"My response to the popularity after the first season and the second season was really that I thought it's set in a beautiful location," says Breckenridge. "You have this lovely sense of community that most people don't have where they live. There is a sense of connection and intimacy that you have on the show that people crave in their own relationships. During the pandemic, you're not experiencing that as much, and so that connection became something people were craving." 

Season 3 of "Virgin River" made Netflix's Top 10 list in 81 countries within the month following its July release, the service says, and stayed there in the U.S. Howe notes the worldwide appeal of romances, led by "Bridgerton," an outlier in the genre thanks to its risqué love scenes. Similarly, "Virgin River" creator Sue Tenney believes its themes of love entice a global audience.

"I think that romance is always hopeful," she says. "Love is hope. Finding a connection, making your way through life with the person who's your soul mate, that's all super hopeful stuff. And I think we have a different way of doing it. We combine comedy and crime with our romance elements." 

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Netflix has renewed "Virgin River" for Seasons 4 and 5.

Howe says Netflix will expand upon the comfort genre with scripted and unscripted series. "Coming out of the times we're coming out of, I think people are yearning for this hope-filled, more wholesome content," she says. 

Ali Novak's "My Life With the Walter Boys," chronicling how Type A New York teenager Jackie adjusts to chaotic life in Colorado with new guardians after her parents die in a car accident, is being made into a series. Tembi Locke's memoir "From Scratch" is also being adapted for Netflix, and is currently filming in Italy. The series will focus on the love story between a Black woman and a chef from Sicily, who becomes stricken with cancer.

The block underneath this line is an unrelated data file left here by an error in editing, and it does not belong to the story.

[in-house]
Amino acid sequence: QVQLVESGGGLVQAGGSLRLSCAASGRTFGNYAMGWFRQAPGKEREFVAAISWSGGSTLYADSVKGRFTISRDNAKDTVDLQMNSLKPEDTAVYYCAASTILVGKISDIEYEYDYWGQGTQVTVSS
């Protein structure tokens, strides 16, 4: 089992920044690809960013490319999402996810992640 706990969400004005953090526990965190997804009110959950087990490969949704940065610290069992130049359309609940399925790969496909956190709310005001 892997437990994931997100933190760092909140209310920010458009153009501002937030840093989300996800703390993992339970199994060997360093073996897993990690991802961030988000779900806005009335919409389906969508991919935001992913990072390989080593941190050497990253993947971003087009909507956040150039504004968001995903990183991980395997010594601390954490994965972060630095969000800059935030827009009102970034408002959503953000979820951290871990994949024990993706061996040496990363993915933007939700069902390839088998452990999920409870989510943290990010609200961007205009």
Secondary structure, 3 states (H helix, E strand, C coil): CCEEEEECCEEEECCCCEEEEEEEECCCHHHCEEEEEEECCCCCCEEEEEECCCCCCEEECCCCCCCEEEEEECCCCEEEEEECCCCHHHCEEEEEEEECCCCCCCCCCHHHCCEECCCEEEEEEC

Baking shows are also on the rise in the unscripted area of the comfort content genre, joining the likes of "Sparking Joy with Marie Kondo," "Get Organized with The Home Edit," "Dream Home Makeover," "Nailed It!" and "The Great British Baking Show." Confectioners are pushed to the limit in "Baking Impossible" (due Oct. 6) in which participants, teamed with engineers, construct edible boats and tasty miniature golf courses. "School of Chocolate" also arrives this fall, following eight competitors skilled at pastry and chocolate as they learn from chef Amaury Guichon.

Upcoming holiday films further beef up Netflix's assortment, including "The Princess Switch 3" and "A Castle For Christmas," slated for November.

Kat Graham, who starred in Netflix's "Operation Christmas Drop" and "The Holiday Calendar," will star in "Love in the Villa" due next year. 

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Kat Graham, star of Netflix's upcoming "Love in the Villa," previously starred in the streaming service's 2020 holiday film, "Operation Christmas Drop" with Alexander Ludwig.

Graham describes her character Julie as "the ultimate planner. Everything is laminated, organized, everything has an itinerary. She loves a list and a bullet point." But her plans for a romantic vacation in Verona, Italy, are thwarted when her boyfriend breaks up with her ahead of the trip and she finds her vacation home has been double-booked by a cynical man named Charlie (Tom Hopper), Julie's "polar opposite."

"They go to war over this villa and wind up finding love," Graham says of the characters. "I don't remember the last time I laughed and cried so much while reading a script. I had such a great time."

Graham says she wanted to do the movie written and directed by Mark Steven Johnson to give viewers (and herself) a sense of optimism.

"This is a really difficult time in the world," she says. "Every time you turn on the news, there's just heartbreak left and right. And I wanted to do something that felt hopeful and would not just give the world hope, but make me feel more hopeful about the world and love and the magic that can exist when you might actually be in the right place at the right time, even if it feels like your life is falling apart."